I don’t obsessively check the stats over at Amazon on my book, Children with High Functioning Autism: A Parents’ Guide (I used to when it first came out- and oh, let’s say for a while longer), but I’ve moved on… I hope it sells well and I’m planning the next one. But every now and then I have to refer to it and link to it. And today, I found this… the first negative comment. Ever.
This book is fun to read for first coming parents, but not for parents who already try many therapies for their children. Half of this book says how smart her daughter is-everything is above average, no developmental delay, and gifted. Half of this book says so many superficial information without conclusion.
I bought this book because I wanted to know how to educate my son in the public school, not Montessori or private school. No informative at all.
I’m ashamed to admit that my first reaction was defensive- What does she mean- “no(t?) informative at all”? Did she READ the section on how to have a good IEP? Did she READ the part about trying the “gold standards” of ABA and speech therapy first and then, if there is left over money and time, trying other things? Did she READ the part about how my daughter’s language and social skills were delayed?
Until I realized, her review wasn’t about the book at all. Her review was her frustration…
- Her frustration that having tried it all, everything, followed all the books, there are still no good answers.
- Her frustration that autism is so highly individual- that one person’s story doesn’t capture HER autism, her reality, her needs. One person’s story can never capture that.
- Her frustration at a school system that is probably unprepared, undertrained and even, at time, oppositional. But oppositional and unprepared in their own way that one book cannot answer how to deal with HER teachers, HER IEP needs, and HER school system.
- Her frustration at how the needs of her child continue and morph, and what were answers before are no longer sufficient.
- Her frustration at this amorphous thing we call “autism” that has no absolutes and no recipes to follow and no clear sense of direction.
Every mother of a child with autism realizes, after a while, that they are walking their own road. There may be others, and books, and communities who walk alongside with you for a while and then diverge, but in the end, it is your own path. There is support, there is love and there is help. But it is your path. And while you are not alone in your fights, your battles are as highly individual as you and your child and your family and your school are.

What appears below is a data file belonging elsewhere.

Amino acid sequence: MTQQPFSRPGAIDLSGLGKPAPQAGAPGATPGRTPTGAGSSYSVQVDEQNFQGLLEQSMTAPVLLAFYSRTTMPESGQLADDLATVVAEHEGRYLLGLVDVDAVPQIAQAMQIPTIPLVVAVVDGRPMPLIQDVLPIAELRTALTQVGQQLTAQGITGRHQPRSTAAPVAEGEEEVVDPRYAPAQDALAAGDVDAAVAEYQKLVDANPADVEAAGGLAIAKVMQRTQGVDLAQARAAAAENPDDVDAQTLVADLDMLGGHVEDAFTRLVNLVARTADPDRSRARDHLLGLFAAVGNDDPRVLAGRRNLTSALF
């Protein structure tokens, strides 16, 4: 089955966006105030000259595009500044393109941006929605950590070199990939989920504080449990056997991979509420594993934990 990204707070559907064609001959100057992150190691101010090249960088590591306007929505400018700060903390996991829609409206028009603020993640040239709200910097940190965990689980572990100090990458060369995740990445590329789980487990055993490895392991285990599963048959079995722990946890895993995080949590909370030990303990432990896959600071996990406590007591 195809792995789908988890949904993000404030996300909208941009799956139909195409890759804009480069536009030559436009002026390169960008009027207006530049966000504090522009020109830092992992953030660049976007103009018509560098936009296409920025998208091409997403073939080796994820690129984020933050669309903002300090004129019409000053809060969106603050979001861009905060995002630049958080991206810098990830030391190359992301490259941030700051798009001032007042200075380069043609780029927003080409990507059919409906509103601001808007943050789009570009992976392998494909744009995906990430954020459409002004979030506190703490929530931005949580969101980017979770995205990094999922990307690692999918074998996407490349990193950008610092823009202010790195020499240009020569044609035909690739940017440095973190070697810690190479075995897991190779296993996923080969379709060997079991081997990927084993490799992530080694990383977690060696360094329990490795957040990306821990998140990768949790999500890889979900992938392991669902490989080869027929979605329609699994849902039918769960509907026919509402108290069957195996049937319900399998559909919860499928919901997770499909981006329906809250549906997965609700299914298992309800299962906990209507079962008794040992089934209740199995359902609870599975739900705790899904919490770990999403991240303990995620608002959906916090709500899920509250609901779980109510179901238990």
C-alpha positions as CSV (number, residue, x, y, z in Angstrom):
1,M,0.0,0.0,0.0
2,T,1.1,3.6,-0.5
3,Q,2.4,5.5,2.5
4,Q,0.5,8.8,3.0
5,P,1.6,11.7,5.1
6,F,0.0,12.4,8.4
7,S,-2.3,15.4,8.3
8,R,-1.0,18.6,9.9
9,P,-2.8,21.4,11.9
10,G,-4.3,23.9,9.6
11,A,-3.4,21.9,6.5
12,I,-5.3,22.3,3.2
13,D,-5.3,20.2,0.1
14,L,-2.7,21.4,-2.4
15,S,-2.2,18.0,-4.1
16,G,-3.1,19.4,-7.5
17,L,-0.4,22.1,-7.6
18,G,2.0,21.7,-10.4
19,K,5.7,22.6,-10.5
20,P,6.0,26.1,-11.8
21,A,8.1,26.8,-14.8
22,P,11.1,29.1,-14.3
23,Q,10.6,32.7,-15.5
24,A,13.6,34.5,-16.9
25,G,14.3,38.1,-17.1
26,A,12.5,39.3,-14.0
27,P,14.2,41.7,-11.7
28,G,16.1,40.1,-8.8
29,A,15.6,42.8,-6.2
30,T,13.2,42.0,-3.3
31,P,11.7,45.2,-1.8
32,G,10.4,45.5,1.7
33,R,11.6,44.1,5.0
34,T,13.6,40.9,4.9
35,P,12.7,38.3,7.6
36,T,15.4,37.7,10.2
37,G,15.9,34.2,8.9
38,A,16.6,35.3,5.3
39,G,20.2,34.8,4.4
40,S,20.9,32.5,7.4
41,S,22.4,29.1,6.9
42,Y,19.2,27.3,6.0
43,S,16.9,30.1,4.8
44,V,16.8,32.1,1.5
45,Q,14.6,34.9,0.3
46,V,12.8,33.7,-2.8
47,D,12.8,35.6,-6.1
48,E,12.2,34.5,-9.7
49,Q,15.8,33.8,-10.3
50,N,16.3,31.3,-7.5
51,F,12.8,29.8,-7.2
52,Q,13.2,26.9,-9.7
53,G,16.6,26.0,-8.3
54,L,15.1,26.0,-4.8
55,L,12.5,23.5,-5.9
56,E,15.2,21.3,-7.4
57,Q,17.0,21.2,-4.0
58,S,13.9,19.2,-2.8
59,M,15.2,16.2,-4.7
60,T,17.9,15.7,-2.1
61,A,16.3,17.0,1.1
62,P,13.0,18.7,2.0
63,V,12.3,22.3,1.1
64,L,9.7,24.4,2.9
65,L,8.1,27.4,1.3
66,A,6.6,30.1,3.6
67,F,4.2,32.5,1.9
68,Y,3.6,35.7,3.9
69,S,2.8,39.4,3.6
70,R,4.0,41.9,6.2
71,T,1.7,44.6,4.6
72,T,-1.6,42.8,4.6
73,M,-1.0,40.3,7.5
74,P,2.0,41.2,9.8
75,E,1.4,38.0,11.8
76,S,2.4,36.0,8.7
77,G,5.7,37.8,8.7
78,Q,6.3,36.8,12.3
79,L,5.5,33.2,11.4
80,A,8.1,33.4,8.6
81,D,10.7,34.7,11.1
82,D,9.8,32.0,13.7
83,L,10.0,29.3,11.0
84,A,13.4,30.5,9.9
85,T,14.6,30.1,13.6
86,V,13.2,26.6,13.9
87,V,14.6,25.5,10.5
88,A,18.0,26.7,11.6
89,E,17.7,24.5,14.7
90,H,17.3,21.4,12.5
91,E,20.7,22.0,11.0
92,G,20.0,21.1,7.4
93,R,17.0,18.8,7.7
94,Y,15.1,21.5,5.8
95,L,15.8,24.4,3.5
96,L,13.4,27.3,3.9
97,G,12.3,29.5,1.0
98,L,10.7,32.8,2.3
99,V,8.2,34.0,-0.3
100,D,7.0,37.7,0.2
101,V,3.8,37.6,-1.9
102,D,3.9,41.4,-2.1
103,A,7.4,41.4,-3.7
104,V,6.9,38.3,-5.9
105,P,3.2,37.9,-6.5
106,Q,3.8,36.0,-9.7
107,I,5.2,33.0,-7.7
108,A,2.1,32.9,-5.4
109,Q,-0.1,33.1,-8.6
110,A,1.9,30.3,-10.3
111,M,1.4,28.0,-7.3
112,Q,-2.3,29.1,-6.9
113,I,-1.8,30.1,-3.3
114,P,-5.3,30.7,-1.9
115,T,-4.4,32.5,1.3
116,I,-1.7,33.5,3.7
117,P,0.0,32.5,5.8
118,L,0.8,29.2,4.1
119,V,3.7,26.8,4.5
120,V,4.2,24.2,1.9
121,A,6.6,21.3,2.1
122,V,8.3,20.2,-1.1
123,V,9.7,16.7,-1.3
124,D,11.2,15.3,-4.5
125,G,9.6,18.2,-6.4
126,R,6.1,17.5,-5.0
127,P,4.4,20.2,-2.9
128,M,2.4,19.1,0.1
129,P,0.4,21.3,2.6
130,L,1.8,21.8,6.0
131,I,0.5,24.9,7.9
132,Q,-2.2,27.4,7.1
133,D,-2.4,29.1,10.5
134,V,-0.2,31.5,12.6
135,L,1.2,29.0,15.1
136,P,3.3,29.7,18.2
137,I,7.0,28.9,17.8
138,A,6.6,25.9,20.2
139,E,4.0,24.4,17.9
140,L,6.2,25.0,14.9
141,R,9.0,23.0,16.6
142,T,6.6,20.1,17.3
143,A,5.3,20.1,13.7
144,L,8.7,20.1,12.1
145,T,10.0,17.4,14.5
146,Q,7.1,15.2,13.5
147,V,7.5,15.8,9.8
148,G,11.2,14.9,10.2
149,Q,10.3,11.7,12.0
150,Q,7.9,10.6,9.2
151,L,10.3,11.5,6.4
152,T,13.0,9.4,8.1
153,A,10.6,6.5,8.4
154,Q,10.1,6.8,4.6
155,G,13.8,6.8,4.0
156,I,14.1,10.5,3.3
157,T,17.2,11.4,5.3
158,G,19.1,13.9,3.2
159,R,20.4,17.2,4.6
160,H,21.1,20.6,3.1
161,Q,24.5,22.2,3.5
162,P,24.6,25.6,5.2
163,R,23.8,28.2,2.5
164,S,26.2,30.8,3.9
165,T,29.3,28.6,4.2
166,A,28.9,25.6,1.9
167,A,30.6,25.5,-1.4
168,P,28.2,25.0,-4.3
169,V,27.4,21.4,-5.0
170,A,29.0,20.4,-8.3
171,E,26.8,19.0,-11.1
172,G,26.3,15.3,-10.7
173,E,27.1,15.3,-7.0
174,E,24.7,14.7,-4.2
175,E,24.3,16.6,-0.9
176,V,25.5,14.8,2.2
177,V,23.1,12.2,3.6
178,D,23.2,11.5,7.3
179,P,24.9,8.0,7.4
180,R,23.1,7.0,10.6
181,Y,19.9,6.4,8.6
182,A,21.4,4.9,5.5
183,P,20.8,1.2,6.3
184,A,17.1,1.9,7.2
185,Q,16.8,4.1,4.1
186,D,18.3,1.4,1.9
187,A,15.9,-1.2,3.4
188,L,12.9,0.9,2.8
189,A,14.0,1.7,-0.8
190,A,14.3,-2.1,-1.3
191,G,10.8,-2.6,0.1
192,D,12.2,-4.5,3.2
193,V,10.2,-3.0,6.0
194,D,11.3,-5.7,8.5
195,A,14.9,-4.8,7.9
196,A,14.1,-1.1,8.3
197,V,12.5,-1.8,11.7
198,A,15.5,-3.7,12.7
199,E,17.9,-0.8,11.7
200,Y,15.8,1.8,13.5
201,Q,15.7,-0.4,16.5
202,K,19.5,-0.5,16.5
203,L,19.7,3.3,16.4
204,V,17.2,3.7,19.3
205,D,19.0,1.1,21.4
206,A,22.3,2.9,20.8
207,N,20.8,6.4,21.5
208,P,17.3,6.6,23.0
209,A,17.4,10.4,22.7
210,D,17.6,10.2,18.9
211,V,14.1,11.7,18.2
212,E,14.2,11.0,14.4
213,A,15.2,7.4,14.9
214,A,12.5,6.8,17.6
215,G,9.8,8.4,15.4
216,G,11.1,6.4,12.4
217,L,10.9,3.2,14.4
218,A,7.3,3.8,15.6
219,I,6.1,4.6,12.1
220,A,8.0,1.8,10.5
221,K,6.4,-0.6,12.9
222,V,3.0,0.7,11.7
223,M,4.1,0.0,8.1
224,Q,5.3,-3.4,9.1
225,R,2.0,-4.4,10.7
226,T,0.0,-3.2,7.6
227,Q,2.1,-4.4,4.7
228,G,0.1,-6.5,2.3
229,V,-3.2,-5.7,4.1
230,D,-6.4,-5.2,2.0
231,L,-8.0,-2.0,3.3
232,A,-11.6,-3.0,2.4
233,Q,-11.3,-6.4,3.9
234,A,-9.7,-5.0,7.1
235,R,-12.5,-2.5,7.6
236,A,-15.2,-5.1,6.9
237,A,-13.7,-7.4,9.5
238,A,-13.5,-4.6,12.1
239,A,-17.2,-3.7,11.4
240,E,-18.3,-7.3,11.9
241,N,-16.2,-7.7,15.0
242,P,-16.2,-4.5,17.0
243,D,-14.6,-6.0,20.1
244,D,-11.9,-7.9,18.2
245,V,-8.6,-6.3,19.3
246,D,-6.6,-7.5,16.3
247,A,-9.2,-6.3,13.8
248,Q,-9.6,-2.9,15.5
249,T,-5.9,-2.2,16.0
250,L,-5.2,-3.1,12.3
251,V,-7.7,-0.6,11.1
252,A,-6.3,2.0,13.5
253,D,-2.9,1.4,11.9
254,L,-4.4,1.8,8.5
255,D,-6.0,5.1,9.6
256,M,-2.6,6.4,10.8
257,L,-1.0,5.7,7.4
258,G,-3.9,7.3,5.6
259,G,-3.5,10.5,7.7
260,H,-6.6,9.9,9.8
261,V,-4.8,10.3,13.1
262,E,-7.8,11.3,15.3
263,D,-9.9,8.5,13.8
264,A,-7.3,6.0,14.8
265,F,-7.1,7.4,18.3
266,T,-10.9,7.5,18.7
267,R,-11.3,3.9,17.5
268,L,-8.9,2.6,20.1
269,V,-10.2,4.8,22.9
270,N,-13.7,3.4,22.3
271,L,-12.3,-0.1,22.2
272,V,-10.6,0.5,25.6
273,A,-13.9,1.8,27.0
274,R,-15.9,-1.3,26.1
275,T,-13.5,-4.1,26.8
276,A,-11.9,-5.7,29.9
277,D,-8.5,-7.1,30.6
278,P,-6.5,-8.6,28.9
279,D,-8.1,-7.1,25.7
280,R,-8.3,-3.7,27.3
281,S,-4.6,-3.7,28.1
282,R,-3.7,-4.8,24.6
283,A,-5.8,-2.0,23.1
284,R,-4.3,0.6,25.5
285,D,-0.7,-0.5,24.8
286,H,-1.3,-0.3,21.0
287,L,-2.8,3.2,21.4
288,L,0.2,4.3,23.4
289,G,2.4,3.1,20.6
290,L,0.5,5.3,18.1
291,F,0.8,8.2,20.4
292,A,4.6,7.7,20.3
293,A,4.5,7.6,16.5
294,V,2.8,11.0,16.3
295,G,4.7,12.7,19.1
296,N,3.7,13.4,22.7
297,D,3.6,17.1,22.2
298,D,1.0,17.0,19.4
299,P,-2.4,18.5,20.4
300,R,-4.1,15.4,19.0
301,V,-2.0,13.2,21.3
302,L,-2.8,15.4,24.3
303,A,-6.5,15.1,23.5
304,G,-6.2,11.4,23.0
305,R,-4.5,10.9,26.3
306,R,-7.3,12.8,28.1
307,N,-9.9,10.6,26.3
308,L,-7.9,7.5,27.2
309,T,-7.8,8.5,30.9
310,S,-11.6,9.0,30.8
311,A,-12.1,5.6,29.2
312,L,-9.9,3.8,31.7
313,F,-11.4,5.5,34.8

I am truly sorry my book was not the help she was needing at that moment. I don’t know her, but if she read this blog (although probably not, given her reaction to the book!) Ms. Lee, somewhere out there, there are many people and many books who can help. Truly help. But you have to remember that the most important resource you have is you. YOU know your child. YOU know your school and YOU know yourself. No one knows your story better than you. And while you may not find THE answer, there are lots of resources to help you find ideas- ideas to help you moving forward and to know that you are not alone.
And did you READ the Resource Guide at the back?
A quick list of some AMAZING Resources:
- Autism Speaks- www.autismspeaks.org
- Book- Thinking Person’s Guide to Autism
- Autism Society www.autism-society.org
- Families for Early Autism Treatments www.feat.org
- International Society for Autism Research http://www.autism-insar.org/
- Treatment and Education of Autistic and related Communication-handicapped Children (TEACCH) www.teacch.com
- National Association for Gifted Children www.nagc.org
- Council for Exceptional Children www.cec.sped.org
- University of California- Davis Medical Investigation of Neurodevelopmenal Disorders (UC-Davis MIND) Institute http://www.ucdmc.ucdavis.edu/MINDInstitute/
- And if you happen to be in Southeast Georgia, The Triumph Foundation http://www.thetriumphfoundation.com/
Author’s note: Personally, I MUCH prefer reading these comments: 🙂 But I want to emphasize to everyone to just keep reading and reaching out…
This book is great. I felt it was written for me. I feel the same way she does and I highly recommend this book for all those moms who feel they are alone. I have learned so much.
Very informative and eye opening book. It has helped me not feel so alone in this world & gave me some more insight on my son who has high functioning autism.